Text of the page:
In January 2019, Wyatt Travnichek left his job at the Post Rock Rural Water District, whose 1,800 miles of water-main pipe supply customers across eight counties in the dead center of Kansas. Two months later, prosecutors say, he logged back in to the facility’s computer system and proceeded to tamper with the processes it uses to clean and disinfect the drinking water.
When it comes to critical infrastructure security, the power grid attracts most of the public’s attention—and understandably so. Threats to the power grid are real and scary; just ask anyone in Ukraine, which has experienced multiple large-scale blackouts effected by Russia’s Sandworm hackers. But the Post Rock incident, revealed in an indictment on Wednesday, is a sharp reminder that the water supply system presents just as devastating a target.
The indictment comes just two months after a still unknown hacker attempted to poison the water supply of Oldsmar, Florida, and it marks the third publicly disclosed attack on a water system that posed a direct risk to the health of a utility’s customers. (In 2016, Verizon Security Solutions found that hackers had successfully changed the chemical levels at an unnamed utility.) Cyberattacks that could cause physical harm remain vanishingly rare, but the nation’s water systems are an increasingly popular target. And experts say these systems largely aren’t equipped to handle the threats.
“Everybody thinks about people taking down power to areas, because it’s something you’re familiar with. Everyone’s been through a power outage. We also know how to survive them,” says Lesley Carhart, a principal threat analyst at Dragos, an industrial control system security firm. “We don’t think about water. That’s maybe one of the reasons why it’s so underfunded.”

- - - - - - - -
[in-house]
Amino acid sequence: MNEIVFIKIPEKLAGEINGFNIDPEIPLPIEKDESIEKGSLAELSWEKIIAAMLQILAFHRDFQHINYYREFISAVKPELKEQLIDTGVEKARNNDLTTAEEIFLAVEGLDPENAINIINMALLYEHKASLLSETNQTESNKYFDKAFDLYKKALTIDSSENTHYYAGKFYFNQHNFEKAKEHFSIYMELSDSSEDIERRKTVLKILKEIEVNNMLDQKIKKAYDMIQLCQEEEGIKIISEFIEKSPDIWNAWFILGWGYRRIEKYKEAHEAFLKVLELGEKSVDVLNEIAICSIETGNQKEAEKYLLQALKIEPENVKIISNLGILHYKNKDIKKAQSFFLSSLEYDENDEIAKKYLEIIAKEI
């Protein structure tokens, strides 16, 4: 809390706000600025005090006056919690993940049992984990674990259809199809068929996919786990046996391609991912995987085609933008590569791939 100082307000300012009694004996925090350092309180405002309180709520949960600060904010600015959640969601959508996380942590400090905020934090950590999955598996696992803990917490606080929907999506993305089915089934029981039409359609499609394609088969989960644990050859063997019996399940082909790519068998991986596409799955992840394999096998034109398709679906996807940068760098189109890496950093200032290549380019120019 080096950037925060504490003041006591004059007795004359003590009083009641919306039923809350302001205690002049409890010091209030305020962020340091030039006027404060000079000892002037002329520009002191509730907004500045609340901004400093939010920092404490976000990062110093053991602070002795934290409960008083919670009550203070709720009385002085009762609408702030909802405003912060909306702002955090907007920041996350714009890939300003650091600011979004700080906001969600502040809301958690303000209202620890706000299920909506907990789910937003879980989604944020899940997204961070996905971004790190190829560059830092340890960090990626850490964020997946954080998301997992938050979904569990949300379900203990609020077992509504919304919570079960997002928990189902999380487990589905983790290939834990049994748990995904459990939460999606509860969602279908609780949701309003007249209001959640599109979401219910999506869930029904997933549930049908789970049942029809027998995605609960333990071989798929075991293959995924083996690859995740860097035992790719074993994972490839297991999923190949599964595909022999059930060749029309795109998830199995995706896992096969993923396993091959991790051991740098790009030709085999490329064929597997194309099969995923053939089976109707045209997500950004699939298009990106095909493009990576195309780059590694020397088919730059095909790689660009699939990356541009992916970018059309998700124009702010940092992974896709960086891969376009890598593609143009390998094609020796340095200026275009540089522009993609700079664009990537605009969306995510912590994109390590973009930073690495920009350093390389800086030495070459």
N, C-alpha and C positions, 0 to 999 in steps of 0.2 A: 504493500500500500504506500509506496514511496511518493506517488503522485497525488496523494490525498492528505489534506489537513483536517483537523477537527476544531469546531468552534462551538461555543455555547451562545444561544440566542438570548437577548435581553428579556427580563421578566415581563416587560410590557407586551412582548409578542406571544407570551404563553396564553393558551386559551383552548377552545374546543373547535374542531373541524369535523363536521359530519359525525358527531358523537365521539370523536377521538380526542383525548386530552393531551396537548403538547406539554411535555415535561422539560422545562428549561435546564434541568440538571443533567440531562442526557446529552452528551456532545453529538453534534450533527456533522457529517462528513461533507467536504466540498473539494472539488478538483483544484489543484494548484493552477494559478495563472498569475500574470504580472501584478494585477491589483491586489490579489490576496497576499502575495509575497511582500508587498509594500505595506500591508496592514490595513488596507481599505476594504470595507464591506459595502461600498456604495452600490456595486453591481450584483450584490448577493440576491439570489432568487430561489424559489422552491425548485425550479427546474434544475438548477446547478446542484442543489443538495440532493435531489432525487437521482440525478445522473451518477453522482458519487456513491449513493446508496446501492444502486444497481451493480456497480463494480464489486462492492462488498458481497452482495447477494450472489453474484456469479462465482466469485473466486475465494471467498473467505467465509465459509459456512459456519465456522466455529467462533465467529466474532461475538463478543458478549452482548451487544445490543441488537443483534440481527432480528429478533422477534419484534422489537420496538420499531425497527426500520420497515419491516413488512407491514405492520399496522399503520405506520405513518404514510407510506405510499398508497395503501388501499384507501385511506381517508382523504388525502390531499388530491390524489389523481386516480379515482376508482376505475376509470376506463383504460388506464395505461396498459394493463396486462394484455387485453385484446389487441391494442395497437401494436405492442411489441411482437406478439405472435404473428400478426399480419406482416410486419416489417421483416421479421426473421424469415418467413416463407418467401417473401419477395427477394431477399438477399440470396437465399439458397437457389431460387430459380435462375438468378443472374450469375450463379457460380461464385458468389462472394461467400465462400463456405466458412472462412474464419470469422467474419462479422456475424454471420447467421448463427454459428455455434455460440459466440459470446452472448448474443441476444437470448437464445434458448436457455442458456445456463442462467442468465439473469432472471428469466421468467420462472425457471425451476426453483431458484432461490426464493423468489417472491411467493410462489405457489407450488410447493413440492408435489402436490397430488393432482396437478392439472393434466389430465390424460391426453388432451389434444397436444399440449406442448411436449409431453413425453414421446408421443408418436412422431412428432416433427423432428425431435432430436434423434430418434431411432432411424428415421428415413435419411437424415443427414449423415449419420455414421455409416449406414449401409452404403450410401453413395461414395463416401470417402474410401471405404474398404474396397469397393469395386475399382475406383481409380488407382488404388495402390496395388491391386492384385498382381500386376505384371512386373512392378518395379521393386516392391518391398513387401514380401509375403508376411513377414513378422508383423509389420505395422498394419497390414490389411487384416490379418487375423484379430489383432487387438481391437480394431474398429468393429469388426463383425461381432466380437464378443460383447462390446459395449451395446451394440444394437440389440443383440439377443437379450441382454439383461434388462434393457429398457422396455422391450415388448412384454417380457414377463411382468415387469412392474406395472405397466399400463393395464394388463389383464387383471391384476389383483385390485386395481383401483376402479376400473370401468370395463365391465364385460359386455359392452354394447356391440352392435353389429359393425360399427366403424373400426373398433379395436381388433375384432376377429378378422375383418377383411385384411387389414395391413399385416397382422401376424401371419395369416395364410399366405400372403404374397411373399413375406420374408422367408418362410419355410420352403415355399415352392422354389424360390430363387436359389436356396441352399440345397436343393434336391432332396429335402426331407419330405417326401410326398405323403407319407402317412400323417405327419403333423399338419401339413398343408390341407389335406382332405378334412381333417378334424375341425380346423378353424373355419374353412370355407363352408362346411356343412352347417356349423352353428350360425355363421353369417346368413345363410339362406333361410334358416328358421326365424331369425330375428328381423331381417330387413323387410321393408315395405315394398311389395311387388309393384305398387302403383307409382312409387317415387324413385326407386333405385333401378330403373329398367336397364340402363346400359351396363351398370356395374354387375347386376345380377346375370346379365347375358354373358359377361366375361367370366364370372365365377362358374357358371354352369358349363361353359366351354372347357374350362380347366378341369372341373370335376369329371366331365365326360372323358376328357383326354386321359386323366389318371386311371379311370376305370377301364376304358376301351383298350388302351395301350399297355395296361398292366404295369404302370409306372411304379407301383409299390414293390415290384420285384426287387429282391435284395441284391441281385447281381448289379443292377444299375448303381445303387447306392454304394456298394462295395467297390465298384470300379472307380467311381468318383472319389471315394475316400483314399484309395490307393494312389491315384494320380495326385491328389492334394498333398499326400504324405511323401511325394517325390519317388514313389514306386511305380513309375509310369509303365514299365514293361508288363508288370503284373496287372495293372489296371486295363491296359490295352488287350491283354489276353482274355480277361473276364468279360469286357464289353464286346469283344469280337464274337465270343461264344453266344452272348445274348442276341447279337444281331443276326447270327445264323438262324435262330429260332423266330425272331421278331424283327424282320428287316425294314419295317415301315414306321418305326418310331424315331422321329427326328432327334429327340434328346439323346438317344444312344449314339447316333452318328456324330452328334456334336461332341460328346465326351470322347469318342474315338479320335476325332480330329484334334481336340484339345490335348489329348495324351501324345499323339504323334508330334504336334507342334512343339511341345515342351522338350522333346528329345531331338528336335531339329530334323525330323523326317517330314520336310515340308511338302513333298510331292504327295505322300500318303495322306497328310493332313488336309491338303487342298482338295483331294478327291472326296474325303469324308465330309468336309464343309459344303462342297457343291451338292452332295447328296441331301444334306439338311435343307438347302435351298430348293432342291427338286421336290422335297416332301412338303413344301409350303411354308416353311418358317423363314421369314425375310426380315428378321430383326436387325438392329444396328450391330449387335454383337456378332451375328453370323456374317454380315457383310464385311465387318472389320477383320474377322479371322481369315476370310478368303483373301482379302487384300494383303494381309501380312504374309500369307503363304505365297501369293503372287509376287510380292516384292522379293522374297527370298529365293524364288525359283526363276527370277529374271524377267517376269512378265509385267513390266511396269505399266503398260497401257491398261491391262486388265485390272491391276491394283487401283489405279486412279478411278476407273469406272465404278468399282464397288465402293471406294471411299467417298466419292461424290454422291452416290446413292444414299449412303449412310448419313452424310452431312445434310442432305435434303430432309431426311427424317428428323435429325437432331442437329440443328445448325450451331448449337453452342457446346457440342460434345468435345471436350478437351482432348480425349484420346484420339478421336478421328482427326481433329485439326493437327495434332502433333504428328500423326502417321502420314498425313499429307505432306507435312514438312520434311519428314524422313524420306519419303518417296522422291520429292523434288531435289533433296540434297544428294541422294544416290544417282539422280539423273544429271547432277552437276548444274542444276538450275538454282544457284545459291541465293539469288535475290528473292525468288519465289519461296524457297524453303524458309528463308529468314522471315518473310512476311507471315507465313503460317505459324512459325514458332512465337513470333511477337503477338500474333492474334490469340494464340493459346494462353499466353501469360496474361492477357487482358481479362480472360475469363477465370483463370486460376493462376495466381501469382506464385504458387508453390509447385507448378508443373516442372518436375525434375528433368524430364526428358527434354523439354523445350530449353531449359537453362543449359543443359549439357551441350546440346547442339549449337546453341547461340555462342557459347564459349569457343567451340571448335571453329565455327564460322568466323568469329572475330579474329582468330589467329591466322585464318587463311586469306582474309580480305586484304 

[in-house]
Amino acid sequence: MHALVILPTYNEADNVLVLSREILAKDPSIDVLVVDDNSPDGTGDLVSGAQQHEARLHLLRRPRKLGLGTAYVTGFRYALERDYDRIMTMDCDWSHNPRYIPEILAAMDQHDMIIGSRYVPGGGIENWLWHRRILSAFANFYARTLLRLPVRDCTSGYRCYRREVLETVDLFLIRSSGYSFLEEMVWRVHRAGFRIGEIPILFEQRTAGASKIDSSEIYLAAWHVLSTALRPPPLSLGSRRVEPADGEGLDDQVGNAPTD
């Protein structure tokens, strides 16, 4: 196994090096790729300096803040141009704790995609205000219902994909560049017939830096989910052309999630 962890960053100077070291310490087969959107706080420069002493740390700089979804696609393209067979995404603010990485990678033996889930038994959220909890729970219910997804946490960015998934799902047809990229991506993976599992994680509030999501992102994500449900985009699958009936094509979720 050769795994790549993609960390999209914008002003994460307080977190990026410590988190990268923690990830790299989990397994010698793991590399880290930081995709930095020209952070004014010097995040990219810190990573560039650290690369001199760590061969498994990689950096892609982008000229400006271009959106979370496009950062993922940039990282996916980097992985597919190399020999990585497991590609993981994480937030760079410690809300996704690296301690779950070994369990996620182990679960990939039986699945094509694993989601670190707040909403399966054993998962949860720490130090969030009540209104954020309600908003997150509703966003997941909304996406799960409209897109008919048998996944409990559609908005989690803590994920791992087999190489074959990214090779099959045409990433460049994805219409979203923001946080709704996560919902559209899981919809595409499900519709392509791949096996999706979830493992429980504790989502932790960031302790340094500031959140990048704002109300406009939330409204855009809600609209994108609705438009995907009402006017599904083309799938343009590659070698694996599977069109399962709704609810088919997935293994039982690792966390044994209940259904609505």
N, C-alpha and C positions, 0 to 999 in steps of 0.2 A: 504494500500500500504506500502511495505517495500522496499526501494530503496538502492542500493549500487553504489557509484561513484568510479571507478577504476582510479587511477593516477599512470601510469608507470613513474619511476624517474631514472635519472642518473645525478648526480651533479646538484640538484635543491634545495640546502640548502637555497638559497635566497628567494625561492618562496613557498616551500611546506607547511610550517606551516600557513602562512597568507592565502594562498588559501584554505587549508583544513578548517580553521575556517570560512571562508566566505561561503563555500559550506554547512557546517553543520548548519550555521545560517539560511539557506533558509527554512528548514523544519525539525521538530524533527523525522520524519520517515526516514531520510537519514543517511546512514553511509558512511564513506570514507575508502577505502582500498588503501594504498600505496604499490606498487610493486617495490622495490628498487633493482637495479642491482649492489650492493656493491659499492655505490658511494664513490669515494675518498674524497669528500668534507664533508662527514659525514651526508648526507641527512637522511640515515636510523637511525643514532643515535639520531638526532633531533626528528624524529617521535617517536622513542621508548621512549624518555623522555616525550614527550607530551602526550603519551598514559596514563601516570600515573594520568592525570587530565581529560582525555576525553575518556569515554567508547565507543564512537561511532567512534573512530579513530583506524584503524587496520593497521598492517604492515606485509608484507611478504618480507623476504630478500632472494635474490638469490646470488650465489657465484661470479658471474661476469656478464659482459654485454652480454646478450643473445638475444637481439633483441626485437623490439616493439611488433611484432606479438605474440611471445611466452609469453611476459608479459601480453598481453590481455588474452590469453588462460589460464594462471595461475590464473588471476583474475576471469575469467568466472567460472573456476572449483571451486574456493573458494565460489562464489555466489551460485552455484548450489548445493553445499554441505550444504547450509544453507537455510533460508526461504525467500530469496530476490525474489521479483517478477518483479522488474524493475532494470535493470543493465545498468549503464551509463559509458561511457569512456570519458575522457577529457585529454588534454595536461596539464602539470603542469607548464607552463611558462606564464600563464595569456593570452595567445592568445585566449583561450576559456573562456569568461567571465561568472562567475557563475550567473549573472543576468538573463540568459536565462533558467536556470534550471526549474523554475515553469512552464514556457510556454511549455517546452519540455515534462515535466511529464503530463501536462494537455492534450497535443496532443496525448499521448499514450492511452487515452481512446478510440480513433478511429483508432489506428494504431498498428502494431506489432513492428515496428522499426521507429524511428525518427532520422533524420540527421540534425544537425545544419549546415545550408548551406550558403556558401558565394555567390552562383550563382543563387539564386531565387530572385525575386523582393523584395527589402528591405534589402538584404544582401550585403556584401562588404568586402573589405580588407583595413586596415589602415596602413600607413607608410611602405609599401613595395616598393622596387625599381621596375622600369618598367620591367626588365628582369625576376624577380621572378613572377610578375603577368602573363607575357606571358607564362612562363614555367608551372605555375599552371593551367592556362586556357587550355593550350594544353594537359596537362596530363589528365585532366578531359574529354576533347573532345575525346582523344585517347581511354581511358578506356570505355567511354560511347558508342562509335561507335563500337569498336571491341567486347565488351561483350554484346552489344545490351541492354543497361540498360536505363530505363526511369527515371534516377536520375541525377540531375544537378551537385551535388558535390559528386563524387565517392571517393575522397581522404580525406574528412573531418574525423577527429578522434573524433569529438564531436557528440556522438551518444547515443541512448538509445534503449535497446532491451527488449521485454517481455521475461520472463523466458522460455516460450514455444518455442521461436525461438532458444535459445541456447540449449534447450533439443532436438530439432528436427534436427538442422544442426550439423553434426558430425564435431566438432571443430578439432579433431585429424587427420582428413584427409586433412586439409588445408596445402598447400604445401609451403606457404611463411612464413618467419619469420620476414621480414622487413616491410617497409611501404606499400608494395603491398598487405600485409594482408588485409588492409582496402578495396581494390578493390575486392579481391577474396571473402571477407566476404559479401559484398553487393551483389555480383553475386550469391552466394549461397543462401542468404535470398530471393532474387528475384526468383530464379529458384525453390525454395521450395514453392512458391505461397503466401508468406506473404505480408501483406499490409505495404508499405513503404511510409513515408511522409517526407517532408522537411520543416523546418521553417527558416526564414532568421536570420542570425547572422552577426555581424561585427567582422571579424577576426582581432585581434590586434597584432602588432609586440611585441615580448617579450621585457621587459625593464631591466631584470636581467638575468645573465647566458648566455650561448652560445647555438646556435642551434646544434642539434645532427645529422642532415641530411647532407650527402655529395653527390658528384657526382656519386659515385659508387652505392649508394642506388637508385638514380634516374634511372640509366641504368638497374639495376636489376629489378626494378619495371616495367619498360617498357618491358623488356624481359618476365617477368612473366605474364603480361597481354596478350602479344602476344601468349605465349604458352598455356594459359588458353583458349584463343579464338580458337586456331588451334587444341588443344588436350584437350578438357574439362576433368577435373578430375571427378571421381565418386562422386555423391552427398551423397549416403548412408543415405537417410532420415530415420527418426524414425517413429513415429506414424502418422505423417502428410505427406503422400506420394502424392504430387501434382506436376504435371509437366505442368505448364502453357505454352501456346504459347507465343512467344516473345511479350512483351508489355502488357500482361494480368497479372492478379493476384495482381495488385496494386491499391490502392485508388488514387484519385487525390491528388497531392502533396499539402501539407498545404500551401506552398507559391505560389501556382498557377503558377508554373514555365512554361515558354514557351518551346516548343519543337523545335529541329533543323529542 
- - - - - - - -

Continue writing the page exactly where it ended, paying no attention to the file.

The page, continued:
The specifics of how Travnichek allegedly obtained access to Post Rock Rural Water District’s network after he left the utility remain unclear; the indictment says only that he “logged in remotely.” He’d had a remote login when he worked there, court documents say, for after-hours monitoring. But basic cybersecurity measures should have been enough to prevent a former employee from getting unauthorized access into the system, whether they simply used old credentials or even set up a more sophisticated backdoor into the system. Unfortunately, many water utilities lack even that much, especially in rural areas.
“Most water utilities are handled by municipalities, so they can be managed by very small towns on very small budgets. They operate on a shoestring,” says Carhart. “A lot of water utilities, especially municipal utilities, have maybe one IT person if they’re very lucky. They definitely don’t have a security person on staff, in most cases.” Neither Post Rock nor Travnichek’s lawyer responded to a request for comment
When your job is to make sure that the computers work at a water utility, you understandably might prioritize the processes that safeguard the potable supply over implementing, say, federated identity measures that would prevent a former employee from popping back in.
Which is, unfortunately, something that happens more often than you might think. The Post Rock incident, as with Oldsmar and the unnamed intrusion Verizon spotted a few years back, have grabbed attention because they could have resulted in physical harm. But water utilities have experienced a slow but sustained onslaught over the past decade. In the first half of the 2010s, it was consistently among the most-targeted sectors, though still far behind critical manufacturing and energy. In 2015 , the US Industrial Control Systems Cyber Emergency Response Team fielded 25 cybersecurity incidents in the water and wastewater sector; in 2016, the last year for which data is available, it saw 18. A recent study published in the Journal of Environmental Engineering looked at 15 cyberattacks against water systems in some depth and found that they ran the gamut from data theft to cryptojacking to ransomware.